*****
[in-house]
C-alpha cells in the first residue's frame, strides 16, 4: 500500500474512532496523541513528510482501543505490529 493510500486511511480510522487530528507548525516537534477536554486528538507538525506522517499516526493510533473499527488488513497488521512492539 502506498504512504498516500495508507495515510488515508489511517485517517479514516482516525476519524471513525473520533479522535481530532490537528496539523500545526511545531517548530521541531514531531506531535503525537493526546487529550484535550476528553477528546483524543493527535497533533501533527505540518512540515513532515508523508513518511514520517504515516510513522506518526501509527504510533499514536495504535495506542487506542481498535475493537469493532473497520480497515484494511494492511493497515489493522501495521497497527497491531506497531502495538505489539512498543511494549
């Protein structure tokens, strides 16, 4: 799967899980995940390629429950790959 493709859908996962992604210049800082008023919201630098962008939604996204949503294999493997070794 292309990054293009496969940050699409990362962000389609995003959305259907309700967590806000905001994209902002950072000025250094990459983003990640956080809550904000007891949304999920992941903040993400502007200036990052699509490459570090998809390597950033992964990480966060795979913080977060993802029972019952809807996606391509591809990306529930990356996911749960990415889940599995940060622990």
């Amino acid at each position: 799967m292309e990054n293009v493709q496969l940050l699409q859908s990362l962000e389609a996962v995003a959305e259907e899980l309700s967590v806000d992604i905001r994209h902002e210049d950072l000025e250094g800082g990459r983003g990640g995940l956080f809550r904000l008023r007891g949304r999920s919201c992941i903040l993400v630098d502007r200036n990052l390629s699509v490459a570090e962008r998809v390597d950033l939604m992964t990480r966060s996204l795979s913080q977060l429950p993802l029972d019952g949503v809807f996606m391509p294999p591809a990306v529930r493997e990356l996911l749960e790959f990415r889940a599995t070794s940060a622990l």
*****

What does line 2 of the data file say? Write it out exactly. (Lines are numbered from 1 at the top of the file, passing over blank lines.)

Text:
C-alpha cells in the first residue's frame, strides 16, 4: 500500500474512532496523541513528510482501543505490529 493510500486511511480510522487530528507548525516537534477536554486528538507538525506522517499516526493510533473499527488488513497488521512492539 502506498504512504498516500495508507495515510488515508489511517485517517479514516482516525476519524471513525473520533479522535481530532490537528496539523500545526511545531517548530521541531514531531506531535503525537493526546487529550484535550476528553477528546483524543493527535497533533501533527505540518512540515513532515508523508513518511514520517504515516510513522506518526501509527504510533499514536495504535495506542487506542481498535475493537469493532473497520480497515484494511494492511493497515489493522501495521497497527497491531506497531502495538505489539512498543511494549